26

METABOLIC BONE DISEASES

Not nutritional!!! OSTEODYSTROPHIES
1. OSTEOPOROSIS
2. FIBROUS OSTEODYSTROPHY
3. OSTEOMALACIA/RICKETS

27

OSTEOPOROSIS

REDUCED BONE MASS (cortical and trabecular)- porous, thin brittle bones.
Caused by- protein calorie malnutrition, disuse (eg. long term cast), Ca deficient diet, excess glucocorticoids.
Bone quantity is reduced- bone quality is the same.
Resorption exceeds formation.
Remaining bone is structurally normal, but has a low breaking strength.
Young animals can recover if the underlying cause is resolved, but recovery in older animals is less likely- lost bone cannot be replaced.

28

OSTEOPAENIA

REDUCED BONE MASS, no clinical disease.
Not the same as osteoporosis (osteoporosis is the clinical disease resulting from severe osteopaenia)
eg. due to starvation.

29

OSTEOMALACIA

Adults- soft bones. Decreased bone mineralisation; osteoid accumulation.
Young animals- Rickets. Decreased bone mineralisation (osteoid accumulation) PLUS THICKENED GROWTH PLATES- endochondral ossification failure.
Gross lesions- Widening of growth plates, 'flared' metaphysis (osteoclasts cannot bind to unmineralised matrix), rachitic rosary (costochondral junction).
Caused by VITAMIN D DEFICIENCY, PHOSPHOROUS DEFICIENCY

30

OSTEOMALACIA/RICKETS- SUSCEPTIBILITY

Vitamin D, Ca and P are required for bone mineralisation.
-HYPOPHOSPHATAEMIC RICKETS- Llama more susceptible than sheep. Rare in cattle, horses- no inherited forms.
-Pigs- nutritional and inherited forms.
-Dogs and cats- rare- P is plentiful in meat diets. However, high P low Ca diets can cause rickets and osteomalacia.

There are several pathways by which bone resorption/endochondral ossification can occur.

31

RICKETS

Lack of dietary vitamin D -> vitamin D/Ca/P imbalance -> relative hypocalcaemia -> parathyroid gland production of PTH -> bone resorption, abnormalities of growth plates (thickened).

eg. Inherited rickets in Corriedale sheep. Skeletal deformities, enlarged, irregular physis, parathyroid hyperplasia.

32

PATHOGENESIS OF RACHITIC ROSARY

Seen in CHRONIC rickets. Failure of endochondral ossification at the costochondral junction.
-Inadequate provisional calcification, failure of cartilage cells to mature and disintegrate.
-> overgrowth of epiphyseal cartilage
-> deposition of osteoid matrix on inadequately mineralised cartilaginous remnants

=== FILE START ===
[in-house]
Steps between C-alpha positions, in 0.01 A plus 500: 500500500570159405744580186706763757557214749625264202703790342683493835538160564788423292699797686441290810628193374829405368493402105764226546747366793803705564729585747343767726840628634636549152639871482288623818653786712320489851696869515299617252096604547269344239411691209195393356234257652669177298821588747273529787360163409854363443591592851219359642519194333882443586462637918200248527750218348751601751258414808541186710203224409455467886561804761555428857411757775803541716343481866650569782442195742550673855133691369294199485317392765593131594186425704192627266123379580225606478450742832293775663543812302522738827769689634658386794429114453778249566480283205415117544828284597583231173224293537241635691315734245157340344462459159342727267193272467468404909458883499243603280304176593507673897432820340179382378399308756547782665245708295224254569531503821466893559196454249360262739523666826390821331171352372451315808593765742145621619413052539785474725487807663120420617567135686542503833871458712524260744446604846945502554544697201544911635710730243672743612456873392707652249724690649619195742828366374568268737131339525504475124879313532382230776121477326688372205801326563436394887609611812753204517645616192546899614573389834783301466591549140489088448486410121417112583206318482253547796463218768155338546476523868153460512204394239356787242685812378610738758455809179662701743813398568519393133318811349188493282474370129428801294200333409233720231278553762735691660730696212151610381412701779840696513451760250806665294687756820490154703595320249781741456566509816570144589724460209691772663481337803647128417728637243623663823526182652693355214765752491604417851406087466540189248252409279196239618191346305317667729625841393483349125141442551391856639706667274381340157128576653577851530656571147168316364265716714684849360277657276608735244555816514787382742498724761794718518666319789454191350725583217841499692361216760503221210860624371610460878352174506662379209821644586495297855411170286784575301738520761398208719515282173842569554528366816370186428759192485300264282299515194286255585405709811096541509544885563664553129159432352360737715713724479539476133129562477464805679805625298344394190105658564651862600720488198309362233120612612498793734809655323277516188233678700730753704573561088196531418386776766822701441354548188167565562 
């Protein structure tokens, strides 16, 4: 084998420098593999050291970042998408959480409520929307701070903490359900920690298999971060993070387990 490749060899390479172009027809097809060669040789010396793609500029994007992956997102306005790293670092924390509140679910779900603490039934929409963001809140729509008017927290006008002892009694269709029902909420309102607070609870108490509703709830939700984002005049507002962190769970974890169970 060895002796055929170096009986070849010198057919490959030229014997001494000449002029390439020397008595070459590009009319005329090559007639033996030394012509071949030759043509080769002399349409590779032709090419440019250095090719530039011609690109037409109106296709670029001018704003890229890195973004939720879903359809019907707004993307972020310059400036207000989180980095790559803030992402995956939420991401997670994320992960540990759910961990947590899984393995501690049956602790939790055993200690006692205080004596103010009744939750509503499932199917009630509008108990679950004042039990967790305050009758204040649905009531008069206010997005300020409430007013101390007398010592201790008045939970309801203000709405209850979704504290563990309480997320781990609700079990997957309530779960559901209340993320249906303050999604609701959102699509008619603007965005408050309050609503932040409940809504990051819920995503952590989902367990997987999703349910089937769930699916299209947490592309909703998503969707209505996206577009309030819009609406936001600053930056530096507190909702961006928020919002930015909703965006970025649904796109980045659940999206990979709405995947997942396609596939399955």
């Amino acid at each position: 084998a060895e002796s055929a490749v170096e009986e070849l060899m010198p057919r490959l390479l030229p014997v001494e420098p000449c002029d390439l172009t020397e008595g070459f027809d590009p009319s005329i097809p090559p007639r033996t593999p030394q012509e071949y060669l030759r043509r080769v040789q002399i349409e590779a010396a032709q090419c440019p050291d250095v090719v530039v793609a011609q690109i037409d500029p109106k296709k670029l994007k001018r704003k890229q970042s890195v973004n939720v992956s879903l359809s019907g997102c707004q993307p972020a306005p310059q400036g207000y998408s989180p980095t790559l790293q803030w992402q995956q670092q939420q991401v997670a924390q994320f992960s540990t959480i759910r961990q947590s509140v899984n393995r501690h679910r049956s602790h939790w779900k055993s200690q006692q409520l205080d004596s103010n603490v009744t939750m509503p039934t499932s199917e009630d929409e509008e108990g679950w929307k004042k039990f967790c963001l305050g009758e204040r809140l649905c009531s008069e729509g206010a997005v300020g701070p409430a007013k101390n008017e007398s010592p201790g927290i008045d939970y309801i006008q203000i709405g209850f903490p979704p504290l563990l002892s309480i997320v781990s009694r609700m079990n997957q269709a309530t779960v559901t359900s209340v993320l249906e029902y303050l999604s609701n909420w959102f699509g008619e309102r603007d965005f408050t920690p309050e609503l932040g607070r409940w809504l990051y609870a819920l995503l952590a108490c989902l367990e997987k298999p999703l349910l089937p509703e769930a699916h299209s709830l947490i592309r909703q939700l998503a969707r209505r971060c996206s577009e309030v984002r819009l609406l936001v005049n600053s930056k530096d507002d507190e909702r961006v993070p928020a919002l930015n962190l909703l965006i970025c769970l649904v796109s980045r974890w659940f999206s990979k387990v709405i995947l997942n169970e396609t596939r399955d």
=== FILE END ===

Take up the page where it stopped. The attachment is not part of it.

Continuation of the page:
-> disruption of orderly replacement of cartilage by osteoid matrix, with enlargement and lateral expansion of osteochondral junction.
-> deformation of skeleton due to loss of structural rigidity of the developing bones.

33

FIBROUS OSTEODYSTROPHY

Decreased bone mass due to increased activity of osteoclasts- bone resorption- and replacement by fibrous tissue.
'Rubbery' bone- rubber jaw.
Caused by- hyperparathyroidism (primary/paraneoplastic/secondary nutritional/secondary renal)

33

FIBROUS OSTEODYSTROPHY

Decreased bone mass due to increased activity of osteoclasts- bone resorption- and replacement by fibrous tissue.
'Rubbery' bone- rubber jaw.
Caused by- hyperparathyroidism (primary/paraneoplastic/secondary nutritional/secondary renal)

34

NUTRITIONAL SECONDARY HYPERPARATHYROIDISM

Dietary Ca:P imbalance gives relative hypocalcaemia eg. low Ca or high oxalate diet, high P (with normal or low Ca) diet, occasionally vitamin D deficiency.
INCREASED PTH PRODUCTION from parathyroid glands.

34

NUTRITIONAL SECONDARY HYPERPARATHYROIDISM

Dietary Ca:P imbalance gives relative hypocalcaemia eg. low Ca or high oxalate diet, high P (with normal or low Ca) diet, occasionally vitamin D deficiency.
INCREASED PTH PRODUCTION from parathyroid glands.

35

FIBROUS OSTEODYSTROPHY IN REPTILES

Nutritional secondary hyperparathyroidism is common, caused by inappropriate, unbalanced diets:
-High P diets eg. meat
-Low Ca diets eg. fruit and vegetables.
Bones of the skull and limbs thicken and soften- decreased radiographic bone density (diagnosis).
Bone is replaced with fibrous tissue.
Can present clinically as folding fractures.

35

FIBROUS OSTEODYSTROPHY IN REPTILES

Nutritional secondary hyperparathyroidism is common, caused by inappropriate, unbalanced diets:
-High P diets eg. meat
-Low Ca diets eg. fruit and vegetables.
Bones of the skull and limbs thicken and soften- decreased radiographic bone density (diagnosis).
Bone is replaced with fibrous tissue.
Can present clinically as folding fractures.

36

VERTEBRAL FRACTURE IN THE YOUNG HORSE

An example of a pathological fracture, most often caused by osteodystrophy.

36

VERTEBRAL FRACTURE IN THE YOUNG HORSE

An example of a pathological fracture, most often caused by osteodystrophy.
Vertebral fracture in the horse requires considerable force- there is probably underlying disease as well as trauma.
eg. Dietary Ca:P imbalance- should be 1:1.
Ca:P of 1:3 or greater will cause lesions.
Osteodystrophy likely- rickets, fibrous osteodystrophy.
eg. Vitamin D deficiency- young horse kept inside, fed much alfalfa (contains high levels of vitamin A, which antagonises vitamin D action).